Overlooked: Philip Seymour Hoffman, "25th Hour." He also did extraordinary work last year in "Love Liza" and "Punch-Drunk Love." His name should be all over this contest.
Likely winner: Meryl Streep, "Adaptation." This nomination gives her the highest total for any performer in Oscar history, reflecting her status as one of Hollywood's most respected actresses, as well as one of the most popular. She'll gain support from voters who feel she was snubbed in the best-actress slot for "The Hours."
Sterritt's pick: Julianne Moore, "The Hours." If ever somebody deserved to be a double winner, she's the one. And if ever a race was wide-open enough for that to happen, this is the year.
Overlooked: Rosario Dawson, "25th Hour." She does smart, subtle, enchanting work.
Likely winner: Martin Scorsese, "Gangs of New York." This is one of my least confident calls. And it will be a typical Oscar irony if it comes true, since this sprawling historical yarn has less psychological and cinematic clout than earlier Scorsese pictures ("Taxi Driver," "GoodFellas," and more) that went unrecognized. Oscar likes to atone for past omissions, though, and everyone agrees this audacious director has been passed over far too often.
Prospects are also good for Rob Marshall, even if he is a Hollywood newcomer. He'll probably dance into the spotlight if "Chicago" proves a multiple winner.
Sterritt's pick: A tie between Stephen Daldry for "The Hours" and Pedro Almodóvar for "Talk to Her." Both use strikingly unusual styles to tell deeply moving tales.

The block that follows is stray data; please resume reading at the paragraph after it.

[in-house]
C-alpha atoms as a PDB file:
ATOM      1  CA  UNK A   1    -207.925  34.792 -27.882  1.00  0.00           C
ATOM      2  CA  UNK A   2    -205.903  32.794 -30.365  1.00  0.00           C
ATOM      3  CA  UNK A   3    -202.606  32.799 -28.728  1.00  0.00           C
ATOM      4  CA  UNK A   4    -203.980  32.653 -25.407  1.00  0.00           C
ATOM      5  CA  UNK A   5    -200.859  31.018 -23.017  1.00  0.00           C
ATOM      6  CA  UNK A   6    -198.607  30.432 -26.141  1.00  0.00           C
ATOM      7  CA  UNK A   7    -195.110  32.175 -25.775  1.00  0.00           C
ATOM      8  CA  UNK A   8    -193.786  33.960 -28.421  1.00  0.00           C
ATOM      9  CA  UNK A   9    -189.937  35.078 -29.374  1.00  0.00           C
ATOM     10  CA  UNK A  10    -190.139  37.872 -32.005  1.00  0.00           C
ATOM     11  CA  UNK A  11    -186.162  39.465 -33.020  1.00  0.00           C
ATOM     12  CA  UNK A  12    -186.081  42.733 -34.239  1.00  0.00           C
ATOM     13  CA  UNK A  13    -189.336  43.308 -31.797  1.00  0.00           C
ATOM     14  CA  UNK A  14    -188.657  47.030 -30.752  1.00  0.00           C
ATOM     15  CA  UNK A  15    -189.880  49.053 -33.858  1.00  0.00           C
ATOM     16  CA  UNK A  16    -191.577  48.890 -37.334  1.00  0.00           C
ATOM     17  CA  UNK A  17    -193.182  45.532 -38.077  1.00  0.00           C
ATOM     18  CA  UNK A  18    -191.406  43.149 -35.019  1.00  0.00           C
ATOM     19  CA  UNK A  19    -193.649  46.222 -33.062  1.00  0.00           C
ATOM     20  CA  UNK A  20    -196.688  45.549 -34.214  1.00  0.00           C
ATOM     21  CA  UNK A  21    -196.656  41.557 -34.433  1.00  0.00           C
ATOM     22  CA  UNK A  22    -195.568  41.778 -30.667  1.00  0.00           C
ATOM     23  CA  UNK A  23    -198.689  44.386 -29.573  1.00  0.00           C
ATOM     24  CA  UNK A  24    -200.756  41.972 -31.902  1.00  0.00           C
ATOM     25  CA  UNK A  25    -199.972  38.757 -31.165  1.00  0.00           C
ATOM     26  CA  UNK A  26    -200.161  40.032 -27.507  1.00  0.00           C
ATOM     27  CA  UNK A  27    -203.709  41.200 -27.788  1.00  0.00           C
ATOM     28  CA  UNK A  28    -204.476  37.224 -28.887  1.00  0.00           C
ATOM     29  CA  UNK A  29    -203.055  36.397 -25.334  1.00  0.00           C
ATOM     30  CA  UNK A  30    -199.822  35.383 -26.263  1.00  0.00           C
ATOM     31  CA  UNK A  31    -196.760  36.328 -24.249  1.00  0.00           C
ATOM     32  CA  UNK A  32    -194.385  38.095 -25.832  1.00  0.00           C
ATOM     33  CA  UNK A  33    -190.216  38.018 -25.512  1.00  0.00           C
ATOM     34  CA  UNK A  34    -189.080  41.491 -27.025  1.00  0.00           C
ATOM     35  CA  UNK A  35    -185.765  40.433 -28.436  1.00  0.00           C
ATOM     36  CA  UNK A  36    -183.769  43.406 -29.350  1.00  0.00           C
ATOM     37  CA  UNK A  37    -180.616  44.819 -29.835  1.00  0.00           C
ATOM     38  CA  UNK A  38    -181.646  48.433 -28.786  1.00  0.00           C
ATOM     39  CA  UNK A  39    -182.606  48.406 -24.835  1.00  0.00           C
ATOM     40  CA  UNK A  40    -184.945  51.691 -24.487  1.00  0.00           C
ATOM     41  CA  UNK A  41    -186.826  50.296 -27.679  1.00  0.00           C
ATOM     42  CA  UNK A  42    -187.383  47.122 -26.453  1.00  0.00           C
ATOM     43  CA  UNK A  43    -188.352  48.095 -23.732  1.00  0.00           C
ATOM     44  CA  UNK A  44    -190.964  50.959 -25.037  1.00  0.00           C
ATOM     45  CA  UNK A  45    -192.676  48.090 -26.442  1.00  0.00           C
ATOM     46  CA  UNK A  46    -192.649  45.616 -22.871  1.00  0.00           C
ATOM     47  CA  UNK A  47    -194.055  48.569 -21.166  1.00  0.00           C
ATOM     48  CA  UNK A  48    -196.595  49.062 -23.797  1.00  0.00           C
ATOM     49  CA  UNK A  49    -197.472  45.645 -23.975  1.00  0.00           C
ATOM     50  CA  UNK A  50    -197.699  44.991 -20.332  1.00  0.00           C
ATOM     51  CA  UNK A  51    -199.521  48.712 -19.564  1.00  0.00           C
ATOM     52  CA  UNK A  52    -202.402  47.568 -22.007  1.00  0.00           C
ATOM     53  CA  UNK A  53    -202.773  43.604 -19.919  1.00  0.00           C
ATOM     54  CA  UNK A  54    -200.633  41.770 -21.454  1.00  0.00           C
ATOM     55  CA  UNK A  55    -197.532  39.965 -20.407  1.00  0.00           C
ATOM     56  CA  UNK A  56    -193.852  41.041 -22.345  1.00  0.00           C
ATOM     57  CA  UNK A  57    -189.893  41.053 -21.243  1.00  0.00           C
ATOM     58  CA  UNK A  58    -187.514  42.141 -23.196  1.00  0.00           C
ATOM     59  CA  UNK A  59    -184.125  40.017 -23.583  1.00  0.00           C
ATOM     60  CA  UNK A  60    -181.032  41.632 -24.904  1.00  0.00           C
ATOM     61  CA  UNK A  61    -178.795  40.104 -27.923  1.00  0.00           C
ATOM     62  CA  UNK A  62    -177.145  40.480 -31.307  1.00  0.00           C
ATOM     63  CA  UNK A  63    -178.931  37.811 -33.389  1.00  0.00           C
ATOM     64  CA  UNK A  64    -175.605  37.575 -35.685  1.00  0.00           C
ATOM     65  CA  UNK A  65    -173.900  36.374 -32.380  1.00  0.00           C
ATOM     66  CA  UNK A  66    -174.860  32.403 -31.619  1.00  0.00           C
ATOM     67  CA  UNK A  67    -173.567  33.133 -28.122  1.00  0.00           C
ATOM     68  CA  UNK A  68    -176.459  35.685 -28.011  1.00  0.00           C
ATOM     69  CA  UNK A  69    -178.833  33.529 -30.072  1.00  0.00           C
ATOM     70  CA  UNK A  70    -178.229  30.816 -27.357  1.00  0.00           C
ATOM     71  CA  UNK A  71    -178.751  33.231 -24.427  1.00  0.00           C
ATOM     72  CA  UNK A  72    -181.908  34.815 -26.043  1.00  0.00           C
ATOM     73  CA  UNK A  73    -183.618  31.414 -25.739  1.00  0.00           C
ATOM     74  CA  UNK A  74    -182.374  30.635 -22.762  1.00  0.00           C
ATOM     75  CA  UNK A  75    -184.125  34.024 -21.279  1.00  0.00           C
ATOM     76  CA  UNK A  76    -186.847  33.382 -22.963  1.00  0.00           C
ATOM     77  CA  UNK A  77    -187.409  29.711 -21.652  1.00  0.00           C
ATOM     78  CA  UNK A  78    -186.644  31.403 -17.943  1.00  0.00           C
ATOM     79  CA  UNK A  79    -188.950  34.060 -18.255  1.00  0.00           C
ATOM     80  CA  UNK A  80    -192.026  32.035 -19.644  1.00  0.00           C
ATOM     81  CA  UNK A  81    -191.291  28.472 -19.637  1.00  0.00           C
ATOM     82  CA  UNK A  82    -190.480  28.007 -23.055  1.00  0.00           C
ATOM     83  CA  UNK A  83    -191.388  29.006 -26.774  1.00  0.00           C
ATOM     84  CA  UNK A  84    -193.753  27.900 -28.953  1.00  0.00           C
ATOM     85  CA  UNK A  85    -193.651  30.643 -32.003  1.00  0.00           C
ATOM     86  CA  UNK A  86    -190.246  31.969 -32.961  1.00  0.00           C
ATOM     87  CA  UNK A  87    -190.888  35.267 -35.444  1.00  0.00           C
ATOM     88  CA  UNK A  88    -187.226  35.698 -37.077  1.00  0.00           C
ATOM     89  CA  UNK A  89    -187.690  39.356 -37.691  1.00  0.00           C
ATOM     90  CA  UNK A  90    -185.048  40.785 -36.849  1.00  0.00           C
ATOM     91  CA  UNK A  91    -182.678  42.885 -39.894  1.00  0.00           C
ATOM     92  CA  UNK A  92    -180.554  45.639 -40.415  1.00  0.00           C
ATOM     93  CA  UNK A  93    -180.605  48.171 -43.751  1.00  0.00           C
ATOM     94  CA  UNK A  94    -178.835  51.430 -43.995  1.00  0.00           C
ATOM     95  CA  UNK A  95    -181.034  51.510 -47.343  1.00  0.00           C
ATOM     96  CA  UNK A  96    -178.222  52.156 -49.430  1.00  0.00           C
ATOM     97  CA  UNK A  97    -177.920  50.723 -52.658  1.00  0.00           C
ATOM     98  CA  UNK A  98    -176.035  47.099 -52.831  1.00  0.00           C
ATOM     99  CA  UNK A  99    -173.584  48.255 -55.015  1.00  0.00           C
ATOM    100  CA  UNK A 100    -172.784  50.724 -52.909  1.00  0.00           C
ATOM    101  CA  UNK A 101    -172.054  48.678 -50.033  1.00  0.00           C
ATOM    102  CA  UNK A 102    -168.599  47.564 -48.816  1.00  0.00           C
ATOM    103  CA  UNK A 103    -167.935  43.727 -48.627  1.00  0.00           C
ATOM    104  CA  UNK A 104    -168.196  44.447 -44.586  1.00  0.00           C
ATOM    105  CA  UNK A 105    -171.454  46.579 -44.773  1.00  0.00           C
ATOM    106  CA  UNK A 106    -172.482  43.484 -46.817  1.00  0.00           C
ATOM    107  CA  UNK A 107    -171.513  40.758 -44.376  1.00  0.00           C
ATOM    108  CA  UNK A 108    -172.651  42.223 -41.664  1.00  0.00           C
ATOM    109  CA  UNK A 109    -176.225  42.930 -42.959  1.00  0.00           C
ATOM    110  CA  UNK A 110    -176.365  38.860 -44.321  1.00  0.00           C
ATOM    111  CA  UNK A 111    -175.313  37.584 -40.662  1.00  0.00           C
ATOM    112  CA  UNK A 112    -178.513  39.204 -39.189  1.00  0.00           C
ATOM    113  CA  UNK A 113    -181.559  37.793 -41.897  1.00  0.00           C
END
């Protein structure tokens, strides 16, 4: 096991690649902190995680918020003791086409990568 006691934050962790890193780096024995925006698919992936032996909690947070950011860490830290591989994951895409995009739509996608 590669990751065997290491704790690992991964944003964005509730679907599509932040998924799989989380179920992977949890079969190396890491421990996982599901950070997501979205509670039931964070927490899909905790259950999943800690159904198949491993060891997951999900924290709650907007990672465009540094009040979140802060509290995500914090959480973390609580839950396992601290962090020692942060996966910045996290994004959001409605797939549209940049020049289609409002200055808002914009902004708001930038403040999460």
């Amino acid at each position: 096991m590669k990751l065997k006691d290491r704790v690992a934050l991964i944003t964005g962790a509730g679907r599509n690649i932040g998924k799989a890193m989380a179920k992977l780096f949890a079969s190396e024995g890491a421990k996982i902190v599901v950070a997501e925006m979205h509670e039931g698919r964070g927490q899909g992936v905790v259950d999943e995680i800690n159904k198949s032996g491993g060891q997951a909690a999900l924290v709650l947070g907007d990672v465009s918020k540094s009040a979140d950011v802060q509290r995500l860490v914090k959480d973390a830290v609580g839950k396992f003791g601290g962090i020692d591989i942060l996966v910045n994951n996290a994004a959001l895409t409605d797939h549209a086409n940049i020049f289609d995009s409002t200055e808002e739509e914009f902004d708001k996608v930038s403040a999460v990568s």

Overlooked: Spike Lee for "25th Hour," a flawed movie by a director who regularly takes more inspired risks in a single scene than most filmmakers take in their whole careers.
SCREEN ACTORS GUILD AWARDS
Best actor: Daniel Day-Lewis for "Gangs of New York"
Best actress: Renée Zellweger for "Chicago"
Best supporting actor: Christopher Walken, "Catch Me if You Can"
Best supporting actress: Catherine Zeta-Jones, "Chicago"
Cast of a theatrical motion picture: "Chicago"
GOLDEN GLOBE WINNERS
Best motion picture (drama): "The Hours"
Best actress (drama): Nicole Kidman for "The Hours"
Best actor (drama): Jack Nicholson for "About Schmidt"
Best motion picture (musical or comedy): "Chicago"
Best actress (musical or comedy): Renée Zellweger for "Chicago"
Best actor (musical or comedy): Richard Gere for "Chicago"
Best supporting actress: Meryl Streep for "Adaptation"
Best supporting actor: Chris Cooper for "Adaptation"
Best director: Martin Scorsese "Gangs of New York"